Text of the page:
See below for the full list of 2021 Project Grant recipients. To read lay summaries about any of these research Projects, go to and filter by proposal type ‘Project’ and year ‘2021’. 

2021 Project Grant recipients

Dr Emma Best, The University of Auckland
Understanding measles: severity and sequelae
36 months, $1,104,966

Professor Vanessa Burholt, The University of Auckland
Improving continence management for people with dementia in the community
36 months, $1,199,981

Dr Penelope Carroll, Massey University
Tackling ableism to remove barriers to participation in sport and recreation
36 months, $1,105,429

Professor Larry Chamley, The University of Auckland
How does preeclampsia in pregnancy lead to early cardiovascular disease?
36 months, $1,199,914

Dr Lisa Connor, Research Trust of Victoria University of Wellington
Harnessing lung resident immune cells for mucosal vaccines
36 months, $1,199,975

Professor Sue Crengle, Waitematā District Health Board
Optimising the potential benefits of lung cancer screening in Māori in New Zealand
36 months, $1,186,187

Professor Start Dalziel, The University of Auckland
RCT budesonide-formoterol vs salbutamol reliever therapy in preschool asthma
36 months, $1,439,689

Dr Jack Flanagan, The University of Auckland
Lymphocyte specific kinase inhibitors for controlling immunotherapy toxicity
36 months, $1,199,974

Professor David Grattan, University of Otago
Visualizing and controlling the cause of hot flushes at menopause
36 months, $1,198,704

Professor David Grattan, University of Otago
A novel brain pathway involved in pathogenesis of obesity and type-2 diabetes
48 months, $1,199,664

Professor Parry Guilford, University of Otago
Targeted drug delivery to the stomach
36 months, $1,191,527

Dr Laura Gumy, University of Otago
Novel targets to enhance axonal repair after spinal cord injury
36 months, $1,199,242

Dr Jason Gurney, University of Otago, Wellington
The growing crisis of diabetes and cancer co-occurrence
24 months, $799,777

Associate Professor Christopher Hall, The University of Auckland
Uncovering the earliest events leading to tophaceous gout
36 months, $1,194,917

Professor Anne La Flamme, Research Trust of Victoria University of Wellington
Understanding how heparan sulfate mimetics control neuroinflammation
36 months, $1,199,969

Dr Cameron Lacey, University of Otago, Christchurch
Te Pu Korokoro: Improving the physical health of Māori with psychosis
36 months, $1,199,991

Dr Michael Maze, University of Otago, Christchurch
Aetiology focused treatment: a new paradigm for empiric pneumonia treatment
36 months, $1,192,690

Professor Peter McIntyre, University of Otago
Measuring and boosting waning immunity to measles in young adults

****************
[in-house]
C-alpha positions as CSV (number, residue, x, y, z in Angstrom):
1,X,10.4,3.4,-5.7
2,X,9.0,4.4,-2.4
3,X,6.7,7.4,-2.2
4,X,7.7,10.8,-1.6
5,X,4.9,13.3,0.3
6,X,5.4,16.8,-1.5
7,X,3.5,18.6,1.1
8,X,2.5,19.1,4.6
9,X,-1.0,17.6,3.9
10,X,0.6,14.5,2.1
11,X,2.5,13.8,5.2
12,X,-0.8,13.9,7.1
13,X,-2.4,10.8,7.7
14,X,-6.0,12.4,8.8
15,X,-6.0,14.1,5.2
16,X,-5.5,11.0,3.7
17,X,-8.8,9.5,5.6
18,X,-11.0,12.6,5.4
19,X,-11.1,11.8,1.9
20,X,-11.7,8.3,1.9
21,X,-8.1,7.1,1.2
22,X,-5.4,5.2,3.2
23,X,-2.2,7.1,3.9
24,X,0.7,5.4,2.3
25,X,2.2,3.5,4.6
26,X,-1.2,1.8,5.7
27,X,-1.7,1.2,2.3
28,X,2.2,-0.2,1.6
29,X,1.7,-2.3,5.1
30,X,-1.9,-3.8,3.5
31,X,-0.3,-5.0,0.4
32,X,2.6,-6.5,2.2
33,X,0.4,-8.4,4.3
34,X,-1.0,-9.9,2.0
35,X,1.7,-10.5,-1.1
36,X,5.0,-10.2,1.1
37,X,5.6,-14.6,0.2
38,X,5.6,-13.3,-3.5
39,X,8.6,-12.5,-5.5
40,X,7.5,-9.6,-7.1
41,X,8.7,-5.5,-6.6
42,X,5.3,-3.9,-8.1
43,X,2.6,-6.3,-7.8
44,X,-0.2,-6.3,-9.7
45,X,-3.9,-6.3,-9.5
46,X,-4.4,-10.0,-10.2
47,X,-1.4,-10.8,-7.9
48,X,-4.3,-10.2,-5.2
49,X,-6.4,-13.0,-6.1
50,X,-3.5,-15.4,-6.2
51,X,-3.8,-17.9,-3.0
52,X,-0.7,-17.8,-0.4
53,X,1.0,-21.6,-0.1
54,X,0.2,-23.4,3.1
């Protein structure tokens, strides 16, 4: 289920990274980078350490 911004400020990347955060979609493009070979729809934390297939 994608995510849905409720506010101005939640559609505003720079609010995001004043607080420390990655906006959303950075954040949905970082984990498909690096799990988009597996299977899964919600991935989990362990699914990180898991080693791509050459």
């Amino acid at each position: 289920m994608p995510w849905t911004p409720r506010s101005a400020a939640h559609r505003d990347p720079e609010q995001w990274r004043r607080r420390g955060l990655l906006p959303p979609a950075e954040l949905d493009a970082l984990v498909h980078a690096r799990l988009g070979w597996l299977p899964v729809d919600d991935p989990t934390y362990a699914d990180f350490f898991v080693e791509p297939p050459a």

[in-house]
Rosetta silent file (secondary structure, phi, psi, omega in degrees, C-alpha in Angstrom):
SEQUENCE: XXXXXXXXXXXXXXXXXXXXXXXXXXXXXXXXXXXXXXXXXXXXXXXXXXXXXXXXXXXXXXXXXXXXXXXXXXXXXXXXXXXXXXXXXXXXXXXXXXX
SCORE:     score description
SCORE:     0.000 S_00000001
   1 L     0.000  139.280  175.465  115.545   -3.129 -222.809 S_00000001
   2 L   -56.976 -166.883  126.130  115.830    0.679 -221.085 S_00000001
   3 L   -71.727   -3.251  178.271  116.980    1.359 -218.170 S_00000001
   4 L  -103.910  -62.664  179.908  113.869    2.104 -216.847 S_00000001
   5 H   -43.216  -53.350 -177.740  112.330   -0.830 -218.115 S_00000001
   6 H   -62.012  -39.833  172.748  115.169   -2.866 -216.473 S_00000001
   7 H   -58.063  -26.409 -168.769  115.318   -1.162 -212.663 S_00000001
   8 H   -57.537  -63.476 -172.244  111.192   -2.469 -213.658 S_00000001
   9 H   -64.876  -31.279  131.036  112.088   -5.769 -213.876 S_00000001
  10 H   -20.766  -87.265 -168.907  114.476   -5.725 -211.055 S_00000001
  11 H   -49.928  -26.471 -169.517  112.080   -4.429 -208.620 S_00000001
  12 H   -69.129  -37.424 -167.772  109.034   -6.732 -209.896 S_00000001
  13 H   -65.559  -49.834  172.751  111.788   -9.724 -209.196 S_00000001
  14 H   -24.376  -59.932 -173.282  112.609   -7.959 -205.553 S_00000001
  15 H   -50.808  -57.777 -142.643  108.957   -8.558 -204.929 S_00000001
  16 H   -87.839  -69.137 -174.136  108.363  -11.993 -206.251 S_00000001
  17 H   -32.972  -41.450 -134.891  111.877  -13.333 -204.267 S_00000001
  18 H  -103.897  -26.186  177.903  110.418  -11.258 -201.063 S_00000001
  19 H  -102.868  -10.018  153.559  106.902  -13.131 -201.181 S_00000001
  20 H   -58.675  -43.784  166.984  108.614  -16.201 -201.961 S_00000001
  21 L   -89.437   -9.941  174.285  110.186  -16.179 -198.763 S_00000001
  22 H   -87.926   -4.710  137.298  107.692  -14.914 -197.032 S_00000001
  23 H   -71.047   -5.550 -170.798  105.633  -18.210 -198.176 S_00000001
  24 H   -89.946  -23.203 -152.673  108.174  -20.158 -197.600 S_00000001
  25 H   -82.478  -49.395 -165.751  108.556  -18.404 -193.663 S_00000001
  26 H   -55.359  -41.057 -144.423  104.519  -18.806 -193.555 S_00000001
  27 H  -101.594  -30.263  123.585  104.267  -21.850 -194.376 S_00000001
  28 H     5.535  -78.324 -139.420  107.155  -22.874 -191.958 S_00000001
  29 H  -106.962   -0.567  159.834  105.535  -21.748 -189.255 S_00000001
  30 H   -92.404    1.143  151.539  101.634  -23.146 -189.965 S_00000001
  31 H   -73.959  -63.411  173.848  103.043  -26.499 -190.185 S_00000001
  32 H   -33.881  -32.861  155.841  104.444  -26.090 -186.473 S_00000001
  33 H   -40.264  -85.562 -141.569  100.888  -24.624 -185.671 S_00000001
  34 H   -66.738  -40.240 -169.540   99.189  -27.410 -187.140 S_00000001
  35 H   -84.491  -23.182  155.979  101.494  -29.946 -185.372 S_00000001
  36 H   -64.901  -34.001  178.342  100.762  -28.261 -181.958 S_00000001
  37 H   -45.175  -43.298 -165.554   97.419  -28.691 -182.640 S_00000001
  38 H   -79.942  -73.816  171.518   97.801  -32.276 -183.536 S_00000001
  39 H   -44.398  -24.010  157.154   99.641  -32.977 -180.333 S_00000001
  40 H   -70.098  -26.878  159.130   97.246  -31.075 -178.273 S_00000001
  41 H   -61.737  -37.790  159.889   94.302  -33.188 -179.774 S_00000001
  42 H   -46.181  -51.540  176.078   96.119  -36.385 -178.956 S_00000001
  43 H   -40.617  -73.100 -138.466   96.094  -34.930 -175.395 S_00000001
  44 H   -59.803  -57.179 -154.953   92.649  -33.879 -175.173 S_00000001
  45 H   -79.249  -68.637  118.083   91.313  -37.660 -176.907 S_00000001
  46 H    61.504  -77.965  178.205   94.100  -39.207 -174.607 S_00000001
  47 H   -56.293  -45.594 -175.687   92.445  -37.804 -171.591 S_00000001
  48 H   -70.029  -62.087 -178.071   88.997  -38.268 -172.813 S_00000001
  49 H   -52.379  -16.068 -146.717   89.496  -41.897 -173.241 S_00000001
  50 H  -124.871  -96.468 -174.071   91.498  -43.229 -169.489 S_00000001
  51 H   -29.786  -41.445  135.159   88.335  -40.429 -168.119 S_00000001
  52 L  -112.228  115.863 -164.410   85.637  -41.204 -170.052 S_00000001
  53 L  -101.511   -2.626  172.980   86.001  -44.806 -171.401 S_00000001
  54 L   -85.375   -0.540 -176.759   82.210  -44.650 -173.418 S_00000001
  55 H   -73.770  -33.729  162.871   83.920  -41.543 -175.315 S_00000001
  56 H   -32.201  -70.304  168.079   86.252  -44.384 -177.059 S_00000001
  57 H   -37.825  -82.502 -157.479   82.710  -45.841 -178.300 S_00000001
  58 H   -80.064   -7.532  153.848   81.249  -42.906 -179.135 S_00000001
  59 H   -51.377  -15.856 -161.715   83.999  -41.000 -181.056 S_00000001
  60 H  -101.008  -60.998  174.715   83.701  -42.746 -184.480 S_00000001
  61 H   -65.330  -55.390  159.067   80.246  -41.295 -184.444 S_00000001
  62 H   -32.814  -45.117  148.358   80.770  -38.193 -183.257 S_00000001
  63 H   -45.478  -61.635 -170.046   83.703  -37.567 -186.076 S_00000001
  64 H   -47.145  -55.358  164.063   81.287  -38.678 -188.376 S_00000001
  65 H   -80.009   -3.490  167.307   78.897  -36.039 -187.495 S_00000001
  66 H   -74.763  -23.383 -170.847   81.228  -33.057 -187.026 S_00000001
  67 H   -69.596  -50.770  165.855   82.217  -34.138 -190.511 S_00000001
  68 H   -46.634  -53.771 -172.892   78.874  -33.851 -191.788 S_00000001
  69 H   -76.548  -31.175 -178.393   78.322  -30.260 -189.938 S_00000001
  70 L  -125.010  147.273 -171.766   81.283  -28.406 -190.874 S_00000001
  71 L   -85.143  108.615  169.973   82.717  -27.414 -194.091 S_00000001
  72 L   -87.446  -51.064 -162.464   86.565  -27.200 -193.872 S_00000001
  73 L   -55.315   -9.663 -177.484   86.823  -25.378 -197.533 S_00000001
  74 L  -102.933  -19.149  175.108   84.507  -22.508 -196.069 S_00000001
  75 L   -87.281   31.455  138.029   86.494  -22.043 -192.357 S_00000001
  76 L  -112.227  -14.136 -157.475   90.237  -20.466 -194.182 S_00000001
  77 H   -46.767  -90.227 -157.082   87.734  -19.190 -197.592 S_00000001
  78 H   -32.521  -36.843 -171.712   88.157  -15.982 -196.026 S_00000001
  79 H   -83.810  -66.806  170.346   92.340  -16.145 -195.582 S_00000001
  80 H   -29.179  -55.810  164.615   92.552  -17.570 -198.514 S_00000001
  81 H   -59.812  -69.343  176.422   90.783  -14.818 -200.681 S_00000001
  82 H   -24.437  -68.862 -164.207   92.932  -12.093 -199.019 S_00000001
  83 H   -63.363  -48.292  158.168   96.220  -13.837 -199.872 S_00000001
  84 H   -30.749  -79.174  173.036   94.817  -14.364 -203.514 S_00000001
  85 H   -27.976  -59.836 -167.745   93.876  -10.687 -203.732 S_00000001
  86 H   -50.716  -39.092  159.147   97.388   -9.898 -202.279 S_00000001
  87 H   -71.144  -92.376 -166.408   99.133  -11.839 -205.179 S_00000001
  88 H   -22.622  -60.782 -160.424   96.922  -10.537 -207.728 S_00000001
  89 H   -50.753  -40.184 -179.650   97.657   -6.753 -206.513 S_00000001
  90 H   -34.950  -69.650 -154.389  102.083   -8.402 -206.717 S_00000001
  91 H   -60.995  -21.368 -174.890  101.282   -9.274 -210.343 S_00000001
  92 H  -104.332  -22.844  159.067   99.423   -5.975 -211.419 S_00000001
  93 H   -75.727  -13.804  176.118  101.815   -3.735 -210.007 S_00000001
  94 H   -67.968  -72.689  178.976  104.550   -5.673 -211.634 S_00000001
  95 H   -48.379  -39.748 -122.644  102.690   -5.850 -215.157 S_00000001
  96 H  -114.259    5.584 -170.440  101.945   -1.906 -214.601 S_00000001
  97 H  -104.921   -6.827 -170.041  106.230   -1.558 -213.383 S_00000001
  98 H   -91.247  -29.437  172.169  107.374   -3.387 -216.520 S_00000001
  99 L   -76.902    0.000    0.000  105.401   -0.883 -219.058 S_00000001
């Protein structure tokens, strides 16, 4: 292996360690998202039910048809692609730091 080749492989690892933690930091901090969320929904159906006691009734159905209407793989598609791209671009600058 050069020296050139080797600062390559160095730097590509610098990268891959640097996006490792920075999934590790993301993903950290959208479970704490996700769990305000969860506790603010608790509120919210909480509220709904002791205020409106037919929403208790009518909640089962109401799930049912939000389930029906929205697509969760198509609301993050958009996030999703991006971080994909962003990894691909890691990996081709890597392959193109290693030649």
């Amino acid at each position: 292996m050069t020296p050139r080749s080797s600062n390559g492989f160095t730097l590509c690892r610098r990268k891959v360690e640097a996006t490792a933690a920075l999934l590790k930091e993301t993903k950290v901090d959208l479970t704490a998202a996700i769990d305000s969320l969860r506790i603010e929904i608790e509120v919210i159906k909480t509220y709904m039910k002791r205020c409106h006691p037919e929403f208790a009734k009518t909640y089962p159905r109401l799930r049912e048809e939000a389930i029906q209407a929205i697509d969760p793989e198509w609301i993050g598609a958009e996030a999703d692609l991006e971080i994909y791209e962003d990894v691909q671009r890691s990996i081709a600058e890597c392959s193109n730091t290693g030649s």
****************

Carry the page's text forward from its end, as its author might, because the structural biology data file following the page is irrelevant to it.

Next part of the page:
36 months, $1,163,259

Associate Professor Rinki Murphy, The University of Auckland
Predicting cardiovascular risk from diabetic eye screening photographs
36 months, $1,198,293

Associate Professor Lianne Parkin, University of Otago
Utilisation and safety of ondansetron during pregnancy: a national cohort study
36 months, $1,199,993

Associate Professor Roshini Peiris-John, The University of Auckland
Intersectional ethnic minority youth: harnessing creativity for health gains
36 months, $1,199,984

Dr Toni Pitcher, University of Otago, Christchurch
Parkinson's in New Zealand: Genes and environmental exposures
36 months, $1,199,252

Dr Mihi Ratima, Te Pou Tiringa Incorporated
Te Kura Mai i Tawhiti - kaupapa Māori early years provision and health outcomes
36 months, $1,199,860

Professor Stephen Robertson, University of Otago
Improving genetic diagnosis for tamariki in Aotearoa
36 months, $1,199,920

Professor Franca Ronchese, Malaghan Institute of Medical Research
Skin dendritic cell specialisation determines disease outcome
36 months, $1,199,943

Professor Nikki Turner, The University of Auckland
Developing an assessment tool to gauge barriers to vaccination
36 months, $896,195

Dr Jason Turuwhenua, The University of Auckland
A device for monitoring visual acuity progression in young children at home
36 months, $1,198,558

Associate Professor Charles Unsworth, The University of Auckland
Neural chip platforms for drug translation in paediatric brainstem gliomas
36 months, $1,199,977

Associate Professor Natalie Walker, The University of Auckland
Effectiveness of alcohol warning labels: research to reduce alcohol-related harm
36 months, $1,199,999

Associate Professor Natalie Walker, The University of Auckland
Combining cytisine and nicotine vapes: a randomised trial in smoking cessation
36 months, $1,439,365

Associate Professor Alan Wang, The University of Auckland
IMPRESS: Intelligent Multimodal imaging platform to PREdict Stroke motor outcomeS
36 months, $1,146,922

Dr Isaac Warbrick, Auckland University of Technology
Te Maramataka - restoring 'health' by reconnecting with Te Taiao
36 months, $1,125,098

Professor Denise Wilson, Auckland University of Technology
Kei roto tō tātau rongoā: A community-whānau-based approach for wellbeing
36 months, $1,197,919

Dr Ross Wilson, University of Otago
Measuring the health state preferences of New Zealanders
36 months, $1,167,512

Dr Annika Winbo, The University of Auckland
Neurocardiac coculture approach to the long QT syndrome
36 months, $1,199,932

Dr Jichao Zhao, The University of Auckland
Targeting the right atrium, the forgotten chamber of the heart
60 months, $1,199,999